You kissed the candlewick —
but I stole my eyes.
His Eyes, Two Clay Suns Baked
Fishermen’s nets sprawl dessicated:
the body of earth and the soul of the sea,
have mercy on the drowned boy
have mercy on the black woman without her mate
have mercy on the water
degorged by the falling body.
And I said to his soul
Let me dance the rite of spring
when October hits the baroque sky
of the Mediterranean;
I shall weave my arms
round last year’s sprouts
before winter breaks over the rocks
bringing the chill of their dying.
And I said to his soul
Let a mandarin moon chisel a shimmering curtain
and let it be our knowing.
Our chrysanthemums thirst,
dry and persistent in the late heat.
Forgetful, we have kept them in our rooms too long–
green leaves not yellow with autumn
Behind these tragic masks and
agonised groans of parting lovers,
there’s a ground we share, inwardly and still:
our stage Artaud brought in to lend
a fake decorum to that conspiracy.
Admit it, love, we both know what’s there,
the core of boredom we’ve cherished within ourselves.
The heart-chamber, swept clean of lies,
has room for one; no carrion for the flies.
wild deer in mountain forests leaping
flames of summer-burnt leaves
we took for our innocent bedding.
And I hear
wild ducks shrieking,
old women keening, the funeral table
of a dissected past.
the autumn colours of your hairloom.
My fingers the shuttle,
caressing, I weave the mist into our clothing
and slip unseen.
The Sicilian Dawn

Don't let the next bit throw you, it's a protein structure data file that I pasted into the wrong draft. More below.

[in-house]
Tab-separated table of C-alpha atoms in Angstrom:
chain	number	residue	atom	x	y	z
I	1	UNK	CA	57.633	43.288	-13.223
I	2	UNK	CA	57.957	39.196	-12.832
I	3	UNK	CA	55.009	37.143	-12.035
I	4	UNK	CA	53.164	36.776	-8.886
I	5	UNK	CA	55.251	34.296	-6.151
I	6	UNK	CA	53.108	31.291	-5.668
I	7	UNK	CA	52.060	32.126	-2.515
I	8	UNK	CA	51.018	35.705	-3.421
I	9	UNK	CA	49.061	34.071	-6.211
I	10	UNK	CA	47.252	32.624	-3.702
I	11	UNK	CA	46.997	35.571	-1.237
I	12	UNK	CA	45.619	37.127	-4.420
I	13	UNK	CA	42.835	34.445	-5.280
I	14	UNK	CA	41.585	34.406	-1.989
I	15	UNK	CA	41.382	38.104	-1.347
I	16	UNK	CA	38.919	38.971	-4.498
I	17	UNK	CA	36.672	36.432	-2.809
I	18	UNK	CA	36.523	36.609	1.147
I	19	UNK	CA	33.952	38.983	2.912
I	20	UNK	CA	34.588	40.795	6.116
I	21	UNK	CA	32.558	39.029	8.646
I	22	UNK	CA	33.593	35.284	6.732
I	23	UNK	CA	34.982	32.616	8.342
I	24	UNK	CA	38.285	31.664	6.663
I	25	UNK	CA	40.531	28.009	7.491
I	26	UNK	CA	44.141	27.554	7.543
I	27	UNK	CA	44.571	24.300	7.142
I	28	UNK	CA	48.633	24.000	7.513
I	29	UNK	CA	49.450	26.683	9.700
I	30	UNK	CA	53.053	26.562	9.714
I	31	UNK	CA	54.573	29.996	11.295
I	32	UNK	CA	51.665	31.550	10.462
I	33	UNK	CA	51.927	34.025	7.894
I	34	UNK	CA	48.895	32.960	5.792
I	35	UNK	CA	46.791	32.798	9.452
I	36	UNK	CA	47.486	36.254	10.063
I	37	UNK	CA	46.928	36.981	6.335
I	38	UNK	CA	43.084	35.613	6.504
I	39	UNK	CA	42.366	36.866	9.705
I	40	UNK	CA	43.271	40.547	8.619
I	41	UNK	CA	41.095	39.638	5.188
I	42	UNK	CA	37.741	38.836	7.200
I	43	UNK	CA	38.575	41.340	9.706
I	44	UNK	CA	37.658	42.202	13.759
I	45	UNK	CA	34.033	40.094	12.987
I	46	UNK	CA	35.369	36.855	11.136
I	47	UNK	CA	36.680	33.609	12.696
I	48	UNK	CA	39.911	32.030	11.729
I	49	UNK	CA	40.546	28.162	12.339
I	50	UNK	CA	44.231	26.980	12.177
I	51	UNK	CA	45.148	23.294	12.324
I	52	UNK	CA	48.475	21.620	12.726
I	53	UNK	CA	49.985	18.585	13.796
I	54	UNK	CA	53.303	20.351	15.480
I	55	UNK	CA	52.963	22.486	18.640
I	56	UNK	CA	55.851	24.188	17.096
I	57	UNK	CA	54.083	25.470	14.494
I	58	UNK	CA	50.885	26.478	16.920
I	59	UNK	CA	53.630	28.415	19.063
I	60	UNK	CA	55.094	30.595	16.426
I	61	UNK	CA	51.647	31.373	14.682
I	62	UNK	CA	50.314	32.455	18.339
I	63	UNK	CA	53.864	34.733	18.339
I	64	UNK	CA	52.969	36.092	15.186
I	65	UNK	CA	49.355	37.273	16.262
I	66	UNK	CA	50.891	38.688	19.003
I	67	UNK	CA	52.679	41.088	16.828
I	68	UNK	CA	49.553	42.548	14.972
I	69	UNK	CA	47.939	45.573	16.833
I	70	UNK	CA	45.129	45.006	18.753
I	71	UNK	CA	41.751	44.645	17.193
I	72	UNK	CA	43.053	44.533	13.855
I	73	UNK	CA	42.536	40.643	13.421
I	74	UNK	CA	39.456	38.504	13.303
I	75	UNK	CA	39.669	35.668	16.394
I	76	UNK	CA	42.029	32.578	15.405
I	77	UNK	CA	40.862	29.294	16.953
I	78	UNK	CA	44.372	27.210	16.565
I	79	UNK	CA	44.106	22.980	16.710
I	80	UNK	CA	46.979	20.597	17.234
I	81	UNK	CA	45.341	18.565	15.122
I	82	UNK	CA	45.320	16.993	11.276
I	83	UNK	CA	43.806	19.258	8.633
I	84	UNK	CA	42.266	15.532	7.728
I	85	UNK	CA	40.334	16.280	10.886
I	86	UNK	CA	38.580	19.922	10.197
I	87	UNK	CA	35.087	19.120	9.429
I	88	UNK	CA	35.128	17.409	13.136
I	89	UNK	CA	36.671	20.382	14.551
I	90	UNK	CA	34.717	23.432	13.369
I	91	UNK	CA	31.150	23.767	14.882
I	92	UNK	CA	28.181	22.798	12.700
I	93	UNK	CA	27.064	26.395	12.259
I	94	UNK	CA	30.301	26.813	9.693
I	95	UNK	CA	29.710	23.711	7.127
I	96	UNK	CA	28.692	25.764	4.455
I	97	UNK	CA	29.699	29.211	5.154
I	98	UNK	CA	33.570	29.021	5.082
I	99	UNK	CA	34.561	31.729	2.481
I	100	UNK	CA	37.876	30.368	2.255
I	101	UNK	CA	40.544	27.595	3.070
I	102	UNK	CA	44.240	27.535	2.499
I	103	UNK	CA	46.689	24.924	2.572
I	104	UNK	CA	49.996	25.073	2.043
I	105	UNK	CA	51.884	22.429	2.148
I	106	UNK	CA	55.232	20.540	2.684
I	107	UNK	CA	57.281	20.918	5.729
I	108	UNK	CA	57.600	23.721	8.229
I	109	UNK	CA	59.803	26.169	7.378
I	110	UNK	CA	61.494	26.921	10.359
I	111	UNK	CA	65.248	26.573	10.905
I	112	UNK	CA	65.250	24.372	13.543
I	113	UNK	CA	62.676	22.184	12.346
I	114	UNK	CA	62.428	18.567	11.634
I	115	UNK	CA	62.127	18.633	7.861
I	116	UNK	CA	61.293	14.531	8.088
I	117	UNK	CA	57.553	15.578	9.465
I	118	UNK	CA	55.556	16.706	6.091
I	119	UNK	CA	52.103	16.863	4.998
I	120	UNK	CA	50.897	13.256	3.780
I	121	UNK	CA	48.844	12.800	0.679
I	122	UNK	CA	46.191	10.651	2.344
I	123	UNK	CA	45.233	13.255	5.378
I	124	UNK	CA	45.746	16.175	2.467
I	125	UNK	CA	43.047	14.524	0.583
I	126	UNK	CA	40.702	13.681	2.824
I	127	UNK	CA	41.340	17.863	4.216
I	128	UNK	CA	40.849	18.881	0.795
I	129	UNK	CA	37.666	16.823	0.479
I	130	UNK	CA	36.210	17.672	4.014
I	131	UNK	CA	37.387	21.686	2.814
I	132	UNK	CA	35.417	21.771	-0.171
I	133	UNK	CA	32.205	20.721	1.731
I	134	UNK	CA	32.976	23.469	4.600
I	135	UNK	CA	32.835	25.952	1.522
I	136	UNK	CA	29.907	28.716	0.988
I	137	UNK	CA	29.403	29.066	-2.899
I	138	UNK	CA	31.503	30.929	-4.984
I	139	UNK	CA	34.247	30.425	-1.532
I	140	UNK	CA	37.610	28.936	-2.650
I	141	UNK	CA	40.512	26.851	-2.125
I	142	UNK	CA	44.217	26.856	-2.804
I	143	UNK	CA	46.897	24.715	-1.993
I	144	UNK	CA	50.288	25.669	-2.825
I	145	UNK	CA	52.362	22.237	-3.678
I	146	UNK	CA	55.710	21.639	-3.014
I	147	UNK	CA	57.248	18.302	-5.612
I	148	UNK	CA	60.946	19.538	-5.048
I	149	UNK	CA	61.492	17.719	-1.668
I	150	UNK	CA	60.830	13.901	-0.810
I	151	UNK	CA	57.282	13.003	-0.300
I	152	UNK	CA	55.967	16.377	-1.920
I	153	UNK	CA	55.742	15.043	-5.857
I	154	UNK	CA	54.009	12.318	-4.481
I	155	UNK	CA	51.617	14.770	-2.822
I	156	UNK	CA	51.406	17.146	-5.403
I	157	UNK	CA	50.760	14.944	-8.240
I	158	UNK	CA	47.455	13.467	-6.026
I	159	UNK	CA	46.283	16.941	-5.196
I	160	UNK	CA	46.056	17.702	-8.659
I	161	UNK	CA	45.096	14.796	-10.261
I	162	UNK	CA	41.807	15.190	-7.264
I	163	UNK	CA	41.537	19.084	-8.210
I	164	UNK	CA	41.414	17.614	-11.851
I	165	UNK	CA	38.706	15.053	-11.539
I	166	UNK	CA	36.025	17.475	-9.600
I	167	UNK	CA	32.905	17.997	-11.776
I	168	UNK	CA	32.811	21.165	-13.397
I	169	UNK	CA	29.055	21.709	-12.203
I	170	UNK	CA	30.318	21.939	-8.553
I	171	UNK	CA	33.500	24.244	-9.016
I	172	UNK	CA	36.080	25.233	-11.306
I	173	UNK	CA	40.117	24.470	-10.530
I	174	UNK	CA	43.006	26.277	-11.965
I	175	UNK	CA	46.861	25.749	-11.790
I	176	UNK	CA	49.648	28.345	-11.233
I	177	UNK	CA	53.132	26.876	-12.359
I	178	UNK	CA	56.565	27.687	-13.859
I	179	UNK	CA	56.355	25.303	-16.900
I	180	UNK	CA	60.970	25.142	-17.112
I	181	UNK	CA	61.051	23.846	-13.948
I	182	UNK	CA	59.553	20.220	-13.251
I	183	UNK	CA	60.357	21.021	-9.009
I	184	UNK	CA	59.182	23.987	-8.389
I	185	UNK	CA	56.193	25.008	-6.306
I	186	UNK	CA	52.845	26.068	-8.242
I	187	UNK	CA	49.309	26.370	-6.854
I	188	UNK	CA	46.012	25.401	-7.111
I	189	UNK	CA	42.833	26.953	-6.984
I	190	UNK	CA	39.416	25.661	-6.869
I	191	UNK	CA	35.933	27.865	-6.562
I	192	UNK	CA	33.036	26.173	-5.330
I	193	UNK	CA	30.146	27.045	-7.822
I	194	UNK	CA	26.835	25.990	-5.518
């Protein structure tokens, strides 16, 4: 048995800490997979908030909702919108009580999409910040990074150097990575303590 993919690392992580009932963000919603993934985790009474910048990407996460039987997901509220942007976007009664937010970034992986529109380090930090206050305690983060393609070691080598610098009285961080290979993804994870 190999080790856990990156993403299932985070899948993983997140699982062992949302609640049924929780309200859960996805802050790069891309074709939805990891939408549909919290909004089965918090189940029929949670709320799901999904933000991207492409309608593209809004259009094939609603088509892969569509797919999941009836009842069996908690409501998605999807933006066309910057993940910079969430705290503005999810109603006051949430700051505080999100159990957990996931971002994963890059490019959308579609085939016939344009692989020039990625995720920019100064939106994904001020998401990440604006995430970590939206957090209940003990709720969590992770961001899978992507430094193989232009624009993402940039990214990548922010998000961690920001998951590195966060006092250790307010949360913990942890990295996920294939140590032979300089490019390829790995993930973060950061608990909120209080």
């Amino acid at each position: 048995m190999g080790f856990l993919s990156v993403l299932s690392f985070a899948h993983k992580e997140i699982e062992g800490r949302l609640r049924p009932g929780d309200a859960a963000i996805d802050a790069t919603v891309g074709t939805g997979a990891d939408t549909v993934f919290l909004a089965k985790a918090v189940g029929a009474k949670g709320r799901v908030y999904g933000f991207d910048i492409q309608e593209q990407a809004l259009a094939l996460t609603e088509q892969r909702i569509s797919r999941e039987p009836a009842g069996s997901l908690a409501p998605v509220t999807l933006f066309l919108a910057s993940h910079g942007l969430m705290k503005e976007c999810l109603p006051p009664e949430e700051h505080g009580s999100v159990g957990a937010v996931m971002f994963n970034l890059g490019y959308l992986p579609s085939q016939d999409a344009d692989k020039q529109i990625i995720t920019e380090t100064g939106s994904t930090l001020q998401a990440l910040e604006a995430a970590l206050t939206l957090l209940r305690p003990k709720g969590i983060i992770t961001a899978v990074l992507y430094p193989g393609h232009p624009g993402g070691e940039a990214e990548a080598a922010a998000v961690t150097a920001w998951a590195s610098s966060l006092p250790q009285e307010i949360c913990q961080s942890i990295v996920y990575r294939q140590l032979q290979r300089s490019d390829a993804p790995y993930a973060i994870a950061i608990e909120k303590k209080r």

We stand on the platform
waiting for the Sicilian dawn
and a trainfull of sour armpits.
And there is emptiness
in our stomachs
that ramble on as our mouths are dry,
in our clumsy hands,
spread in a blank sheet of silence.
A calligraphy of strangeness
lodges into the lines of our palms,
I lie on the station bench, and make-believe:
flowers, wild flowers of home plains and
home mountains, lavender, rockrose, immortelles —
the green leaves of spring I promised you —
floating on the still sea of our indifference.
Tow the boat to the touch of the shore:
I do not want to wet my
in the water I have watched with him.
Allow me that much.
Perhaps we shall meet
purely by chance — scuttling through afternoon crowds
near St. Mark’s Cathedral,
waves carried between the city’s shores.
Or the dawn will wake us
and we will run through memory streets
scaring pigeons and tramps —
meeting, purely by chance,
where the trees are dense
and the two rivers meet.
Here, you can have custody of the love
I have suckled four years
with the ache of an absence.
And, sure: go ahead, make your audit of a life
that’s held mock-rehearsals for a love
But do stop by to put this balm on the hands
that have searched strangers’ bodies
for the peace they forsook me.
As from a chipped glass
the water of life still overflows,
so the whites of my eyes
rise to met the moon.
And I see no more.
With the mark of pain
between my breasts,
and a darkness gaping over our bed,
I am numb before the three planes
converging on the wall above me.
And how can I know the moon
when it grins like an old man
munching the light lost in eternity?
If I spend a million years
with St. Paul’s fishermen,
I will never grow fins to swim under.
If I weave a golden thread around the moon,
the cave spider will unmesh my spinning.
If my hands furrow the waves deep
to plough the passage over,
how can I know
my crossing comes before the closing
of the waters?
But when the daybreak arrives,
stings wait taut
for someone’s fingers.
Hoist me to the sky,
you who have turned the wheel
and whirled it life-ward,
thinking the clay
of my being.
Hoist me to the sky,
long, long afterwards:
having performed the miracle
of my second metamorphosis.